My own view is that far to much good voluntary time is spent on bureaucracy, but then its late, the people across the road are holding a loud party and I'm ready to rant!
Thanks for all your help - you are truly great friends! The actual book-keeping will be done by ourselves (me in fact) - it would just be to audit and agree the Balance sheet/profit & loss account. In my last job, I was Financial Controller, so there would not be a lot to do. I have already set up the accounts and will be monitoring them on a day to day basis - no month end stuff and everything will be filed and in order - all invoices, receipts, funding received, etc. The group deals with mainly sporting activities for kids but we have been involved in planning issues and many other things going on in the community. Two of our committee are going on that Walks training session, the walks of which will be beneficial to people of all ages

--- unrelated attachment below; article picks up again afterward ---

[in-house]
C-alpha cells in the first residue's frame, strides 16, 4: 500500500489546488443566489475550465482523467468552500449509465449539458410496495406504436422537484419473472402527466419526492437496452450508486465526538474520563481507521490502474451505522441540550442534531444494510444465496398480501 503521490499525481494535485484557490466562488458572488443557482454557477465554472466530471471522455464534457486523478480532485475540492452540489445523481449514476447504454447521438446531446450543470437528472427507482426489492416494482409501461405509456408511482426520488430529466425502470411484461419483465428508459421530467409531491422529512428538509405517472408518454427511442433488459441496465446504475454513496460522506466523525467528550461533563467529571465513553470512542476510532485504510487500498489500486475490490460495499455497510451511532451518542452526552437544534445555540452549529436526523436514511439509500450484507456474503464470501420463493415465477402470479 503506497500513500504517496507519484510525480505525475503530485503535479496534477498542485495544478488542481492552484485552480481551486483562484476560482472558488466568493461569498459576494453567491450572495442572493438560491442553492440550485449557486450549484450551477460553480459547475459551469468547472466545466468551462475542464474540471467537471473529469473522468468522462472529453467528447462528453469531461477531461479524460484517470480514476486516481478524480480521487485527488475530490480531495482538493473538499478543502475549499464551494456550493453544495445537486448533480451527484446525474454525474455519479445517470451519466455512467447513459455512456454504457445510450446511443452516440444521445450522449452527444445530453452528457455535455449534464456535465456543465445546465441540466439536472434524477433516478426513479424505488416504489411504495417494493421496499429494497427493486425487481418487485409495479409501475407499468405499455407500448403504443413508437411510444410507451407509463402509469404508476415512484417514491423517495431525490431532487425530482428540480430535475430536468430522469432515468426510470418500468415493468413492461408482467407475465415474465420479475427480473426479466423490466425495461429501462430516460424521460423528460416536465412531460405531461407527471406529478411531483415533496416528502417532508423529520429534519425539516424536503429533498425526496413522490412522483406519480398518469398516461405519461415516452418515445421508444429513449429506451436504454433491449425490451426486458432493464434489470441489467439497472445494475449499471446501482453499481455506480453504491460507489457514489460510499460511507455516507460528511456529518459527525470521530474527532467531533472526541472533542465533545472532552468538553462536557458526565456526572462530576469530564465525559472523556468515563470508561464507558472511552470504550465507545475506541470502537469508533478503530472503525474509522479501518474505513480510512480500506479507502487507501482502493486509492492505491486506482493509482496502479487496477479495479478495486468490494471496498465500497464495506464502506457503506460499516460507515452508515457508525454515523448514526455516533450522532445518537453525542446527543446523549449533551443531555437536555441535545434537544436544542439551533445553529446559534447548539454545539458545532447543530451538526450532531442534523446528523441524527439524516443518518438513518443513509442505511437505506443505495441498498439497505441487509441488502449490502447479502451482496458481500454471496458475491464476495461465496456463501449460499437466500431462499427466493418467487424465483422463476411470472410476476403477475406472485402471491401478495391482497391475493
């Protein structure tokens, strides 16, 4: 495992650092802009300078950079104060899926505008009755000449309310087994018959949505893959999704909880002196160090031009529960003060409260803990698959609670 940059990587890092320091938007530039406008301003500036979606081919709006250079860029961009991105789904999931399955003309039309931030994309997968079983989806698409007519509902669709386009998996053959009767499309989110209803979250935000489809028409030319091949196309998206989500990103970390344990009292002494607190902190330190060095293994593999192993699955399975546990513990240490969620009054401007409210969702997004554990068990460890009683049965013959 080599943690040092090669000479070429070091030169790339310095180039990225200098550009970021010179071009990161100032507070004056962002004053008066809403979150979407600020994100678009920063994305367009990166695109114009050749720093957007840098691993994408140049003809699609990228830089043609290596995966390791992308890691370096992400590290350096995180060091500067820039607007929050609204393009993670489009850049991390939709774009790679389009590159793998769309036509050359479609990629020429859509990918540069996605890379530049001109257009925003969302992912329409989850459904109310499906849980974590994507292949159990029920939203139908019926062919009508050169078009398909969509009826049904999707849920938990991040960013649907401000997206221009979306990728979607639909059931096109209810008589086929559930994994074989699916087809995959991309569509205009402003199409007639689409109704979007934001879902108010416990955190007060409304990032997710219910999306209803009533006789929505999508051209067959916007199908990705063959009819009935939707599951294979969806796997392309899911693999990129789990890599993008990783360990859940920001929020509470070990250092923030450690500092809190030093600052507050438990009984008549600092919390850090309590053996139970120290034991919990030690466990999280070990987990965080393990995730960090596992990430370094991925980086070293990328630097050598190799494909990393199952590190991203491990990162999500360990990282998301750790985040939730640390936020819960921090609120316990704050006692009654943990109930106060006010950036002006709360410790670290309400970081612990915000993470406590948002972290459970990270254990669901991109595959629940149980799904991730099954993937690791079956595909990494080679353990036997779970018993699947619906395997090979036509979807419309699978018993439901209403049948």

We have no idea of the turnover yet, although we have a definite £10k coming in funding. Headcount at present is just the main committee - three of us. We are all voluntary, so no wages. All costings will be on an invoice basis.
Someone's time would probably take the very most half a day every quarter. Probably only an hour. Preferably looking for a recognised firm.
I take on board your advices to contact Price Waterhouse - I will try them and see what they are saying.
Sarah, your advice is brilliant - thanks. Hope to see you again soon. We will be getting our first newsletter out soon, anyone interested in having it emailed?
The skill levels and effort needed to start and maintain a community group which is acceptable to funders are astonishing. You wuld think that these funds were meant to encourage and facilitate community involvement but......